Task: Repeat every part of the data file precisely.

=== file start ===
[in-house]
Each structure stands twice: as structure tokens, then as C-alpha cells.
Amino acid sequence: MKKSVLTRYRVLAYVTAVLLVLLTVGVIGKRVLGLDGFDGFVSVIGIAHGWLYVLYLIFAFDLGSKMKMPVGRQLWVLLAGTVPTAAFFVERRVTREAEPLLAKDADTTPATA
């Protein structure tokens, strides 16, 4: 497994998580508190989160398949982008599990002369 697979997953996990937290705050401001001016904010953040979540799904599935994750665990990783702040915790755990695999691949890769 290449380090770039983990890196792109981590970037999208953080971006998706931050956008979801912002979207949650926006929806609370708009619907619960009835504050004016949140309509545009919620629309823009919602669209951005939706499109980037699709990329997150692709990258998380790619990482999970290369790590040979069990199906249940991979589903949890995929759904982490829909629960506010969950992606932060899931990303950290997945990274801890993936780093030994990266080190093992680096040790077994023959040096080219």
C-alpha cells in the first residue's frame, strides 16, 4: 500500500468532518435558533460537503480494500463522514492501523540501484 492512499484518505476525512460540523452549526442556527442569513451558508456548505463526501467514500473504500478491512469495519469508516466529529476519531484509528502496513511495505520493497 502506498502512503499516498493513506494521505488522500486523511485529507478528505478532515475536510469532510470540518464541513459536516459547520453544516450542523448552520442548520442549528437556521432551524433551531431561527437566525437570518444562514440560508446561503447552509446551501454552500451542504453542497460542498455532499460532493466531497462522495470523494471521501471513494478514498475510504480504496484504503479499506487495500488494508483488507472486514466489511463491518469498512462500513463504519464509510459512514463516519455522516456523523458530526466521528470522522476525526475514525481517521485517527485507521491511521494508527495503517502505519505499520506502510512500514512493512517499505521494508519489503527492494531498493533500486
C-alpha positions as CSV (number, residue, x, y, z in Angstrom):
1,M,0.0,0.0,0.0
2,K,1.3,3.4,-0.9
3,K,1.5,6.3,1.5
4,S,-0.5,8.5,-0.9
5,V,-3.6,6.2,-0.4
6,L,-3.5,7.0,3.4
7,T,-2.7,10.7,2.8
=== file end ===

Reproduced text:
[in-house]
Each structure stands twice: as structure tokens, then as C-alpha cells.
Amino acid sequence: MKKSVLTRYRVLAYVTAVLLVLLTVGVIGKRVLGLDGFDGFVSVIGIAHGWLYVLYLIFAFDLGSKMKMPVGRQLWVLLAGTVPTAAFFVERRVTREAEPLLAKDADTTPATA
């Protein structure tokens, strides 16, 4: 497994998580508190989160398949982008599990002369 697979997953996990937290705050401001001016904010953040979540799904599935994750665990990783702040915790755990695999691949890769 290449380090770039983990890196792109981590970037999208953080971006998706931050956008979801912002979207949650926006929806609370708009619907619960009835504050004016949140309509545009919620629309823009919602669209951005939706499109980037699709990329997150692709990258998380790619990482999970290369790590040979069990199906249940991979589903949890995929759904982490829909629960506010969950992606932060899931990303950290997945990274801890993936780093030994990266080190093992680096040790077994023959040096080219």
C-alpha cells in the first residue's frame, strides 16, 4: 500500500468532518435558533460537503480494500463522514492501523540501484 492512499484518505476525512460540523452549526442556527442569513451558508456548505463526501467514500473504500478491512469495519469508516466529529476519531484509528502496513511495505520493497 502506498502512503499516498493513506494521505488522500486523511485529507478528505478532515475536510469532510470540518464541513459536516459547520453544516450542523448552520442548520442549528437556521432551524433551531431561527437566525437570518444562514440560508446561503447552509446551501454552500451542504453542497460542498455532499460532493466531497462522495470523494471521501471513494478514498475510504480504496484504503479499506487495500488494508483488507472486514466489511463491518469498512462500513463504519464509510459512514463516519455522516456523523458530526466521528470522522476525526475514525481517521485517527485507521491511521494508527495503517502505519505499520506502510512500514512493512517499505521494508519489503527492494531498493533500486
C-alpha positions as CSV (number, residue, x, y, z in Angstrom):
1,M,0.0,0.0,0.0
2,K,1.3,3.4,-0.9
3,K,1.5,6.3,1.5
4,S,-0.5,8.5,-0.9
5,V,-3.6,6.2,-0.4
6,L,-3.5,7.0,3.4
7,T,-2.7,10.7,2.8